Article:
5 Tips On Having A Good Relationship With Your Clients





You are the boss. You are in charge. You’ve left behind being told what to do and are running your own business. Good for you! It’s tough, isn’t it? There are some things you have to take care of that you’ve never had to do before when working for somebody else (and no, I am not talking about taxes). I am talking about your relationships with clients.


If you’re in charge, you have to take charge. And one of the most important things to take charge of is your clients. Taking branding and marketing aside for the moment, you should know how to have a good relationship with every client that comes your way. Most importantly, you should know that you are no longer an employee.


As an employee, you don’t have much choice on who you work with and you are always working for somebody else. As an entrepreneur and freelancer, you are your own boss and you can choose your clients. I know that this will be hard at first. When I first started freelancing, I kept on waiting for somebody to tell me what to do and every time a client did that, I got so mad. At first, I didn’t know why but then I realized (years down the road):


I am getting hired for my expertise in a specific field… this means that I am the one telling me what to do.

Clients hire you for your specialties and skills

I hope that anybody reading this will realize it sooner than I did.

There are a few things you should take into account when working on your relationships with clients:

  1. Treating yourself as a company, not an employee

  2. Clients hire you for your specialities and skills

  3. The legalities behind every relationship

  4. Setting your working and break schedule

  5. Getting properly compensated for your work

Treating yourself as a company, not an employee

When working with clients as an entrepreneur or freelancer, you want to think of business as a partnership between two companies. One of the companies (client) hires another company (you) to complete the work required. As such, you have to come to an understanding between the two of you using a contract to get the project done.

While the work is happening, you are considered an asset or contractor to the client. You are NOT an employee for any duration of the project! As such, you don’t receive many of the benefits that an employee would receive. This includes, but is not limited to, paid vacations, meal breaks, job security, insurance, awards, pay raises, company treats, tax benefits, and more.

Clients hire you for your specialties and skills


Think of the legend of Picasso:

Legend has it that Pablo Picasso was sketching in the park when a bold woman approached him.

“It’s you — Picasso, the great artist! Oh, you must sketch my portrait! I insist.”

So, Picasso agreed to sketch her. After studying her for a moment, he used a single pencil stroke to create her portrait. He handed the women his work of art.

“It’s perfect!” she gushed. “You managed to capture my essence with one stroke, in one moment. Thank you! How much do I owe you?”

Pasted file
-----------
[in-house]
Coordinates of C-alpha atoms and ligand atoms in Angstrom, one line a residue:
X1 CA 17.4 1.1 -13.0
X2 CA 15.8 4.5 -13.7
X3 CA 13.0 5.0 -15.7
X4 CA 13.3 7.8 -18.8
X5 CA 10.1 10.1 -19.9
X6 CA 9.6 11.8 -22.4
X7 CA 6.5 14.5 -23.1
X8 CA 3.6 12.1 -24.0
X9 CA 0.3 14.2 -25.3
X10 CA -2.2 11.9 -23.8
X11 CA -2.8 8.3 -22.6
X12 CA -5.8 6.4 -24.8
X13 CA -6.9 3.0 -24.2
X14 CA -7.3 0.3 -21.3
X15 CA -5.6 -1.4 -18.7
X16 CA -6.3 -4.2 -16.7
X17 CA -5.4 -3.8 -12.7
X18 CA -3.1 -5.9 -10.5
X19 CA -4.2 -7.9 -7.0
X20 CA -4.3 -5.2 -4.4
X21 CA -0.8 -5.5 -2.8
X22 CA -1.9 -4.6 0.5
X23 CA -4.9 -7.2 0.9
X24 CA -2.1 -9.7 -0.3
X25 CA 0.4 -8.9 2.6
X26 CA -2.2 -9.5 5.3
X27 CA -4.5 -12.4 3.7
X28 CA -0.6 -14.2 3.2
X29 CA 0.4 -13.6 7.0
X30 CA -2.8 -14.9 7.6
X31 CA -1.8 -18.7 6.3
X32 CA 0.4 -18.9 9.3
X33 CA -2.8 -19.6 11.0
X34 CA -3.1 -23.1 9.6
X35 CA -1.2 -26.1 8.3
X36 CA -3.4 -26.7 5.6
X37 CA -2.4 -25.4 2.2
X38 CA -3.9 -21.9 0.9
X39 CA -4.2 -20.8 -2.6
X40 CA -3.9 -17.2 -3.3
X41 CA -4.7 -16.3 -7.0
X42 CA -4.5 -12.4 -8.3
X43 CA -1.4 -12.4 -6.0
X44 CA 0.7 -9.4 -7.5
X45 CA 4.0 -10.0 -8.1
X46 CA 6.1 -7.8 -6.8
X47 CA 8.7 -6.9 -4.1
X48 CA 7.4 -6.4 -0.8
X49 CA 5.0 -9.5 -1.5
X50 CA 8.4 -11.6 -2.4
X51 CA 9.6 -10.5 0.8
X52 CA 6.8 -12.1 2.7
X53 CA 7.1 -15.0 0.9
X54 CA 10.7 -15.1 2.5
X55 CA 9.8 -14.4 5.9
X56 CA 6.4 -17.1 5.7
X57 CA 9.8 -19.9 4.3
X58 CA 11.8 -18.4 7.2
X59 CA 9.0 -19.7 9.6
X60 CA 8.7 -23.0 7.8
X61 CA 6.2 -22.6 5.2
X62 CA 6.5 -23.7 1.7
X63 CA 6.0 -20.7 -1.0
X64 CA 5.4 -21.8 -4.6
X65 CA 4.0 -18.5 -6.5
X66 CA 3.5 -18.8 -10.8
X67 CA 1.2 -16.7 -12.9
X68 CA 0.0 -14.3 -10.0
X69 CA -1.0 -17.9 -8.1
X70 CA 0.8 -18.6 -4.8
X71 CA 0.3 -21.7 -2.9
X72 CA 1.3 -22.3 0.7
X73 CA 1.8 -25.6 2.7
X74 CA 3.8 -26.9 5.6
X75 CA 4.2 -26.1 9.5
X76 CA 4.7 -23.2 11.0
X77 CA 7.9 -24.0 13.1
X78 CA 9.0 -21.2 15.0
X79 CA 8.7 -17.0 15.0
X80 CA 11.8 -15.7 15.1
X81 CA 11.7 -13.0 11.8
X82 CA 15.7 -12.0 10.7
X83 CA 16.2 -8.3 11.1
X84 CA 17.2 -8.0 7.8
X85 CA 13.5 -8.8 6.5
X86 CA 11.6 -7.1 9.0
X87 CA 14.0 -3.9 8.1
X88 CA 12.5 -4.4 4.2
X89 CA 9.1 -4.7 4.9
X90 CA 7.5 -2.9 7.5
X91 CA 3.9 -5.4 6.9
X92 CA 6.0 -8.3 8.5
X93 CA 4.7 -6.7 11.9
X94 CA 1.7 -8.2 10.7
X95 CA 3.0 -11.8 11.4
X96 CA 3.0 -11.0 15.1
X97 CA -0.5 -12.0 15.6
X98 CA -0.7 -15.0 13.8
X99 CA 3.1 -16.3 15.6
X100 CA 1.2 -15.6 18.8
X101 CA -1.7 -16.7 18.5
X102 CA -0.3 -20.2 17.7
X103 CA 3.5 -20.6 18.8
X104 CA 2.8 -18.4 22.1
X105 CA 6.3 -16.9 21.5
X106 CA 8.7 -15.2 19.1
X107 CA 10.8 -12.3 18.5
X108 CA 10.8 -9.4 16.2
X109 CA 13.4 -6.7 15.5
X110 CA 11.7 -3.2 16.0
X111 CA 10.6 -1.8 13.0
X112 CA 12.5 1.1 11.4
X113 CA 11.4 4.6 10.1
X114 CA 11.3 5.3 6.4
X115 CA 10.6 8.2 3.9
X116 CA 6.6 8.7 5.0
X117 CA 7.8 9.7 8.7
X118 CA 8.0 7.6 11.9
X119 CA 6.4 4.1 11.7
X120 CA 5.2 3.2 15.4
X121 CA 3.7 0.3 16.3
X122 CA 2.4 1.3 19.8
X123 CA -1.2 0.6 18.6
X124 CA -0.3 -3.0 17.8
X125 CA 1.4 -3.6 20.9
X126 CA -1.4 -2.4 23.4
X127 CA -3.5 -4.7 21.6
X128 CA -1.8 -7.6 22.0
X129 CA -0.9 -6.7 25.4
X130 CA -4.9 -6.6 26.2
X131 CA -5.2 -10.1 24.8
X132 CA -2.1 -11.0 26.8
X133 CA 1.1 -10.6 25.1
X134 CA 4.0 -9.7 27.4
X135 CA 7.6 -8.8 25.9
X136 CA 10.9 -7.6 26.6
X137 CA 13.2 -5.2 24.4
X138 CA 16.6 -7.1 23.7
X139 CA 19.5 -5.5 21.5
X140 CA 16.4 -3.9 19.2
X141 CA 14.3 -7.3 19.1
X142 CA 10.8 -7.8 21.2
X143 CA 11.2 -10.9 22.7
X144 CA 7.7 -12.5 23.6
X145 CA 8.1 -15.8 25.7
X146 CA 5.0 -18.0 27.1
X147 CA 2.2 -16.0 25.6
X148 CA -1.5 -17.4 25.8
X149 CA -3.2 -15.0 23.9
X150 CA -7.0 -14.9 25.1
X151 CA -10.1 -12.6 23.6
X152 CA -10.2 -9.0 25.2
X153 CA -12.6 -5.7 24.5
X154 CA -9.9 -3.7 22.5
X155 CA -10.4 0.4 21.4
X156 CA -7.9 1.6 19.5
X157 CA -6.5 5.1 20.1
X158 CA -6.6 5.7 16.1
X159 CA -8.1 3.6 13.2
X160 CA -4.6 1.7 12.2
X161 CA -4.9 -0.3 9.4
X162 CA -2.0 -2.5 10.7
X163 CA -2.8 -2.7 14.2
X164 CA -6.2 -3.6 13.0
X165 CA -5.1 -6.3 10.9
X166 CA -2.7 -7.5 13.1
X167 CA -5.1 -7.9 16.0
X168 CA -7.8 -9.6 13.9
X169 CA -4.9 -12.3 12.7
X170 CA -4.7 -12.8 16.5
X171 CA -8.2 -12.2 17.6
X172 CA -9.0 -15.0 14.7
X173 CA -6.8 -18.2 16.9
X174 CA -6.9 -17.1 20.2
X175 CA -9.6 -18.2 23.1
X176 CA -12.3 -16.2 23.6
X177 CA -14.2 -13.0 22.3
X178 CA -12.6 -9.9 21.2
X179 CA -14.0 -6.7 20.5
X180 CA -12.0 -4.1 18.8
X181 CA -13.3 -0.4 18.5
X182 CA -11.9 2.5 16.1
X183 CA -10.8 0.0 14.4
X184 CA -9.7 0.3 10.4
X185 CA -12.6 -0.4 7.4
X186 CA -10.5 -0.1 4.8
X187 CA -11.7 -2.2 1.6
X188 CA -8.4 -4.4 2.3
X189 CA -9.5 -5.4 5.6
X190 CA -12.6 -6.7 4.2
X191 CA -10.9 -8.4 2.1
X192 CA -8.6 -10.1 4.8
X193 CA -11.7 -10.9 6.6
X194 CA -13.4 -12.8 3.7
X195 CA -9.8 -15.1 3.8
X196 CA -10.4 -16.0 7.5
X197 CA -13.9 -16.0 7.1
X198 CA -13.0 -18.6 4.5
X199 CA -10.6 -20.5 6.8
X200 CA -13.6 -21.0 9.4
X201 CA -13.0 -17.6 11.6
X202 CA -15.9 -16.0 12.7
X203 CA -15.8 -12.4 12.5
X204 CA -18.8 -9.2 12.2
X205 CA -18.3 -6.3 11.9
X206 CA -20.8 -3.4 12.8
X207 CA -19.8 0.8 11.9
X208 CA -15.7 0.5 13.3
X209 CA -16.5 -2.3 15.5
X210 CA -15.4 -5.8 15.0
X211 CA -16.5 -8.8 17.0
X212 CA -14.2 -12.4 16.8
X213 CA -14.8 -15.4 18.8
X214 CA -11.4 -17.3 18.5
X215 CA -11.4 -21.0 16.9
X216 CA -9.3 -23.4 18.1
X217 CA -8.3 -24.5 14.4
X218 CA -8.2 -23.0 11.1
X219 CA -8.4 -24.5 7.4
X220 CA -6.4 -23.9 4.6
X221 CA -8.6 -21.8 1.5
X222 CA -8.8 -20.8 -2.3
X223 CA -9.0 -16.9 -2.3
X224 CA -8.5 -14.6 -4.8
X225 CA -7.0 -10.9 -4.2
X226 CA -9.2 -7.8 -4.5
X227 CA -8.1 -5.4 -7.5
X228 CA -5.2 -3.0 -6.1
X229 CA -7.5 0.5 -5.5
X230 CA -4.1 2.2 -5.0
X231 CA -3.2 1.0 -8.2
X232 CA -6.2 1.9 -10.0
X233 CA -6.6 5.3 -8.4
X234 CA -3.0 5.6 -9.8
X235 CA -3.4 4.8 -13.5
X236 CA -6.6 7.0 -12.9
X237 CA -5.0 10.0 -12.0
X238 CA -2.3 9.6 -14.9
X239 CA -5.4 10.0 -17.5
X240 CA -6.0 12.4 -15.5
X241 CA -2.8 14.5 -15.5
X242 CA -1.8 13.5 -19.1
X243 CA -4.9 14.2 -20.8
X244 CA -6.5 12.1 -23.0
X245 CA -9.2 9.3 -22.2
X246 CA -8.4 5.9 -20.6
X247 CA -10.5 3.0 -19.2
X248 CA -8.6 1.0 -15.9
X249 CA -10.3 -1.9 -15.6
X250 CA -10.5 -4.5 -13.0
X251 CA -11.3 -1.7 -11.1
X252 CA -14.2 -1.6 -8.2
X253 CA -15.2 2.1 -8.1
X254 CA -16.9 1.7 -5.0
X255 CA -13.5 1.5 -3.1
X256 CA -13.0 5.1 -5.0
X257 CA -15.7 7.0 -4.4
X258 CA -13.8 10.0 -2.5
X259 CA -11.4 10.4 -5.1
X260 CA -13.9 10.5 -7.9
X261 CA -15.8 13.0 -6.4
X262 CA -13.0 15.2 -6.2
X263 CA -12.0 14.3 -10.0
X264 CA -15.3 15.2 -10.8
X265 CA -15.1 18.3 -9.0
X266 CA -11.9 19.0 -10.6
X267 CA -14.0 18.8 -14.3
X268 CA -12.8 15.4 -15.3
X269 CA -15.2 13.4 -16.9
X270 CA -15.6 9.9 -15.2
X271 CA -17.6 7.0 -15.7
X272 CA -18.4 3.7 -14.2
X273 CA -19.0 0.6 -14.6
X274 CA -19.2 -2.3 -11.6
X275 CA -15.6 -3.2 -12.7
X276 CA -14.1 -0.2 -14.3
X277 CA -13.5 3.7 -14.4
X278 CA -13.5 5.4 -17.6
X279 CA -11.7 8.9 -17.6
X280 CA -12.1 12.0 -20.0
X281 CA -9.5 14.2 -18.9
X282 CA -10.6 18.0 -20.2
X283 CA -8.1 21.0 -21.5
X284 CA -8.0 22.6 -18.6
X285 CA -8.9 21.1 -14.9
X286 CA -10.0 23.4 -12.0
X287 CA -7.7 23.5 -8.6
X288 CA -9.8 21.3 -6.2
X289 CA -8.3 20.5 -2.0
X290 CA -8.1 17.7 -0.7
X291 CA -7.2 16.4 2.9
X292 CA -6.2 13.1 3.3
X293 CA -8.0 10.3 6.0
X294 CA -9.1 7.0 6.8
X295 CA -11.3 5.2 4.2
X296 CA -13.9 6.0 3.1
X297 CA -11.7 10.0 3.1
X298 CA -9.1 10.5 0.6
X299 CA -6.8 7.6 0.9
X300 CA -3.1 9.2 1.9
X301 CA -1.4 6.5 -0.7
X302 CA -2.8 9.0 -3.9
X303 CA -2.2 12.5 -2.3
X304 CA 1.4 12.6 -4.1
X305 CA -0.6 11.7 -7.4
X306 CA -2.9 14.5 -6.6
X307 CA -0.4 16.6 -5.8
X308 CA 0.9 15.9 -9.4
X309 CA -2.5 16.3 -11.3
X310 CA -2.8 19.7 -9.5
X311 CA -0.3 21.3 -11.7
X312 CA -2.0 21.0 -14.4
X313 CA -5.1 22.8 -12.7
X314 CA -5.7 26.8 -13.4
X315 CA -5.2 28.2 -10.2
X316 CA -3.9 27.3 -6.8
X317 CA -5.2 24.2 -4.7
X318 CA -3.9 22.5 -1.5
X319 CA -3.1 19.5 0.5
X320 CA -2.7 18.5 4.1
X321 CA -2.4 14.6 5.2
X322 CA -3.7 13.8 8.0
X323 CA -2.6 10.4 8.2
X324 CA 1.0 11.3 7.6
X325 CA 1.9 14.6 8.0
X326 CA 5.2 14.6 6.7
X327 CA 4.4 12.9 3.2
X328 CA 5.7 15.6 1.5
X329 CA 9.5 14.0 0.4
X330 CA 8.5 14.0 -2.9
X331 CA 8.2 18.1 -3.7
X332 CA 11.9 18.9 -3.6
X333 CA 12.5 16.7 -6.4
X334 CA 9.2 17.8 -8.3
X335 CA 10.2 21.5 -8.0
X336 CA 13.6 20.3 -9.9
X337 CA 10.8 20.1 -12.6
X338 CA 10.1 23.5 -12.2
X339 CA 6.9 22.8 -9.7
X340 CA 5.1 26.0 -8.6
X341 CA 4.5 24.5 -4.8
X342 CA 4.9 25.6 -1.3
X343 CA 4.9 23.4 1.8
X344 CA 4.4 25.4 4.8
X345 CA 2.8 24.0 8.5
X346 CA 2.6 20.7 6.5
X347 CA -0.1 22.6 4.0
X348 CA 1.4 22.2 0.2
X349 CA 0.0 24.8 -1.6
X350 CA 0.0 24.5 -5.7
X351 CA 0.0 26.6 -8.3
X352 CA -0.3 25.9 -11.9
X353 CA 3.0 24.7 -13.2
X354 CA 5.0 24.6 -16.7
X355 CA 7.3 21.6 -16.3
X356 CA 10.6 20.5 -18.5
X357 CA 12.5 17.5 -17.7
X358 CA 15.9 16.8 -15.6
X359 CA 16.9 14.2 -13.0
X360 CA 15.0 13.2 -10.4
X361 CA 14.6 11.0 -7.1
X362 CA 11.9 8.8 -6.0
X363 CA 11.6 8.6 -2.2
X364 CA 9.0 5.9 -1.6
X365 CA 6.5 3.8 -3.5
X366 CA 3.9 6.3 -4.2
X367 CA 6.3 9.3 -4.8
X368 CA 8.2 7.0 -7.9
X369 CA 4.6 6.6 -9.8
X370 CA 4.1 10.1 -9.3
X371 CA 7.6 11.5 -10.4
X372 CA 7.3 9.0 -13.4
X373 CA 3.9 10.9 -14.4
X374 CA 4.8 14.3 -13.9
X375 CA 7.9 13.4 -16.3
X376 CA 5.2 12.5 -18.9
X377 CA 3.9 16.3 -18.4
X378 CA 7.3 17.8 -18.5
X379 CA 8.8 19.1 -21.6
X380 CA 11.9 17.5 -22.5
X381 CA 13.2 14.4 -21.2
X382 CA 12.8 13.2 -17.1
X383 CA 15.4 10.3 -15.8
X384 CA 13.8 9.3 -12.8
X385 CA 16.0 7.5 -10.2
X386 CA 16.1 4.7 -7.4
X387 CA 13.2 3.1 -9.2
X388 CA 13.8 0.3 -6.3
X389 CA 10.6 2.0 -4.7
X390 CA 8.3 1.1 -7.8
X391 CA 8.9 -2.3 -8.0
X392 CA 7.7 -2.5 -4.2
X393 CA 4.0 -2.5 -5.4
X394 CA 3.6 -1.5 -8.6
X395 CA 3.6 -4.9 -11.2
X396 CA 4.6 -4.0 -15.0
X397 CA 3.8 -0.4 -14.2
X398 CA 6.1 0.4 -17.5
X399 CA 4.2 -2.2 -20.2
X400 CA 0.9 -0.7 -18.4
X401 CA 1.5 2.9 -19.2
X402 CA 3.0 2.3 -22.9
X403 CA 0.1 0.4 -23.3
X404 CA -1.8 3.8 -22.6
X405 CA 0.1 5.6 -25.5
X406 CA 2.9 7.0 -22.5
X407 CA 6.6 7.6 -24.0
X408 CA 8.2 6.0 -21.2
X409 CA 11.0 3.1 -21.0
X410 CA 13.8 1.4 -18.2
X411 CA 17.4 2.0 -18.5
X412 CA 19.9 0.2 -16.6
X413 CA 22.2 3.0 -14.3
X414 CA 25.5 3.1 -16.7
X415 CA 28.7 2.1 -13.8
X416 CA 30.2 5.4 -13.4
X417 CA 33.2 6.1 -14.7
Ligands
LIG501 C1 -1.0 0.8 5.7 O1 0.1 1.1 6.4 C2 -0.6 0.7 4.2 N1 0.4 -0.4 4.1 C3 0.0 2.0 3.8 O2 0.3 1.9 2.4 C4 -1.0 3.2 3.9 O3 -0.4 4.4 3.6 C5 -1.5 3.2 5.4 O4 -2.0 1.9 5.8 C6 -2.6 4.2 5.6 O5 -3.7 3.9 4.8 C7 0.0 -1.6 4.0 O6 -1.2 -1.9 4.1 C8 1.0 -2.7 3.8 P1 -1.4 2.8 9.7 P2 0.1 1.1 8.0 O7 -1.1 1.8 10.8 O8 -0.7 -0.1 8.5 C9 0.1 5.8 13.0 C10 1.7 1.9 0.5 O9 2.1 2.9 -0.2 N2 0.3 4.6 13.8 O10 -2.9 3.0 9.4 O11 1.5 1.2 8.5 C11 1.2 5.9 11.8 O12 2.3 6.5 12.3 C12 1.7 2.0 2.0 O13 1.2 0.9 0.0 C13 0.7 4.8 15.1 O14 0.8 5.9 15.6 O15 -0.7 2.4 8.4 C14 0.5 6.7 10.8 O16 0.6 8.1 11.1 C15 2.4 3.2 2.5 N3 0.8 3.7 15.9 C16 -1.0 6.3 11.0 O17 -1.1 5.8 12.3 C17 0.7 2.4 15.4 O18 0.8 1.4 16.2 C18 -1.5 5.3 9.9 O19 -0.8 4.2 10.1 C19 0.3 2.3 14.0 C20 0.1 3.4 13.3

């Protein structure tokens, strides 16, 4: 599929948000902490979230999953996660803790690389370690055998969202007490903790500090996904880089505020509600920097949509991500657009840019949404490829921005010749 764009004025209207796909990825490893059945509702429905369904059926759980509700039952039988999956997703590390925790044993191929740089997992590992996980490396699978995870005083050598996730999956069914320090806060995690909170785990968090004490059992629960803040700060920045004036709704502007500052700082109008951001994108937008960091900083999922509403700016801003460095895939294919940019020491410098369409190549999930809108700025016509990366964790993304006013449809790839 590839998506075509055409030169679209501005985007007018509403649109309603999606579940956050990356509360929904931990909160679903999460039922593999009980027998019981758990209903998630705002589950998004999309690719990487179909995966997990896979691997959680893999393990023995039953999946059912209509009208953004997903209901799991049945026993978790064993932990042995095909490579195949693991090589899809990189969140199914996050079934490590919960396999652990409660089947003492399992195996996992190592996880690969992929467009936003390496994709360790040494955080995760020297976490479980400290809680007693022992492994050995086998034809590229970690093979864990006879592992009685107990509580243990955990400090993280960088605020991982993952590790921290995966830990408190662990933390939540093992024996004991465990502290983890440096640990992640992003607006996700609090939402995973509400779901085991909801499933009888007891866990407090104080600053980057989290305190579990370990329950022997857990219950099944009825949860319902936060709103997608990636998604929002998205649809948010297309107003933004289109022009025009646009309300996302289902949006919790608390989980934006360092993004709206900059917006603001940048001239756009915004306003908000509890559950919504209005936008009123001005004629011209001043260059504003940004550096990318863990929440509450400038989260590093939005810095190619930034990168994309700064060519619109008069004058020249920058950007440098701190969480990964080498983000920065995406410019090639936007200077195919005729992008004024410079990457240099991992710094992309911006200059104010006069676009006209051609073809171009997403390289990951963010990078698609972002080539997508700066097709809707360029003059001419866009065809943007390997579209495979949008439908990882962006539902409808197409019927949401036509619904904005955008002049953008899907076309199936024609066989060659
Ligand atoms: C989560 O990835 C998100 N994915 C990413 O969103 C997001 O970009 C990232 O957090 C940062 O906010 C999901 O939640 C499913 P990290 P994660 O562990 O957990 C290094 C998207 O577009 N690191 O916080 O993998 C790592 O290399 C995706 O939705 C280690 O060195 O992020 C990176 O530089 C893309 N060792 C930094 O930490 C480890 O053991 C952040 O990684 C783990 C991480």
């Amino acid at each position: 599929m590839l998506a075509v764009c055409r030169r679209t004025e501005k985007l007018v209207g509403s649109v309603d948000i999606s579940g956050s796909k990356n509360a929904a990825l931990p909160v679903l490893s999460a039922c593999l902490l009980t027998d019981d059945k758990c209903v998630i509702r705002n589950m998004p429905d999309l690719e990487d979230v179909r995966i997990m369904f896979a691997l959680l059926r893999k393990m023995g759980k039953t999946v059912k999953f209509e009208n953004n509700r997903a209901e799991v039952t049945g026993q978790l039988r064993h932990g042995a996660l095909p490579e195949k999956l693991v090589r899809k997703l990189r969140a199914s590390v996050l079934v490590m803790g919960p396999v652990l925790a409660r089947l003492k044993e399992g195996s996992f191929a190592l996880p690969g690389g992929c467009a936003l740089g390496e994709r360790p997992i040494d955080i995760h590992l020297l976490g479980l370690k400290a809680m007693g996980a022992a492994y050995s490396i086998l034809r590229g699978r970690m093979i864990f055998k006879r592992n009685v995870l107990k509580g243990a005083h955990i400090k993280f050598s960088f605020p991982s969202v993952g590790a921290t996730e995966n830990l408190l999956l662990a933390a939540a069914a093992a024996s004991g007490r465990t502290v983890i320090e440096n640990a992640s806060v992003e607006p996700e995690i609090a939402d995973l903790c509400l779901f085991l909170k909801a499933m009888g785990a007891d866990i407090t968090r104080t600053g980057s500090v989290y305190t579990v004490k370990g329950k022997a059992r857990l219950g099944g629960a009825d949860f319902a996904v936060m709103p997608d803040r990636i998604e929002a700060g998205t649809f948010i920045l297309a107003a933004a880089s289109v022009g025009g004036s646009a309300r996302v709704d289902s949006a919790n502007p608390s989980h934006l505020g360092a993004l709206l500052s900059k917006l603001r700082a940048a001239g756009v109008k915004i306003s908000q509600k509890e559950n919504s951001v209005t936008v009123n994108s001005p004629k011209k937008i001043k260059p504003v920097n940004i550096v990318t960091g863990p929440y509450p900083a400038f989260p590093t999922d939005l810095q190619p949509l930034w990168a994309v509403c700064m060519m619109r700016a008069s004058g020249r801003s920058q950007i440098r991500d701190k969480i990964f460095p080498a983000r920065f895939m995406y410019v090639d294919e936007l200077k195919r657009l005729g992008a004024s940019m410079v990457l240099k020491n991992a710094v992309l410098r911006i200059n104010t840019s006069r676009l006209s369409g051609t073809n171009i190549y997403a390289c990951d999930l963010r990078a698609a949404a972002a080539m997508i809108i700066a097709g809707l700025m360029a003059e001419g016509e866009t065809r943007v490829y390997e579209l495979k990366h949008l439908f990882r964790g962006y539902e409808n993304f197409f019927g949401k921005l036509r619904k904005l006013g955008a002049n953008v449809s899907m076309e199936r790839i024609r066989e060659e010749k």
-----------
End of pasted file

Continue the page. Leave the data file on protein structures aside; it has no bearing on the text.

“Five thousand dollars,” the artist replied.

“B-b-but, what?” the woman sputtered. “How could you want so much money for this picture? It only took you a second to draw it!”

To which Picasso responded, “Madame, it took me my entire life.”

Quoted from How to charge, one of the archived posts on 1099 — “the magazine for independent professionals.”


You want to share your knowledge and experience, even if it seems unrelated to your clients. That babysitting job when you were in high school? It teaches you to pay attention to your surroundings. Did you tutor your classmates at university? It shows that you can communicate with people of different skill levels. All of your life experiences add up to you being who you are and owning your power.


Clients will hire you for a service you do or buy your products based on their quality, but we live in an age of growing authenticity and people are looking past the service or product. They want to know who you are, why you’ve created what you have, and if you are worth their buck. As such, you want to own up to your skills and take charge.


Every entrepreneur has their own rates based on their skills. Most entrepreneurs also have a wide variety of skills and services they provide. Sometimes, these skills may seem unconnected to your clients, but that’s usually because your clients don’t want all of them. On the other hand, it can be a pleasant surprise for them if you work on one thing with them and then offer them something else once you’ve built up a good relationship and have an idea on how they will feel about it.

The legalities behind every relationship


Firstly, payments. I am not going to tell you how much to charge but a general rule of thumb is 1.5x the salary of an employee doing the same job. Take your years of experience, market, and focus into consideration here as well. The main reason for this is because you, as an entrepreneur, don’t get any of the benefits an employee does. As such, you want to take into account how much would it cost for you to get a new computer if yours breaks, new glasses, dental checkups, medication, etc. all of these things add up into your rate.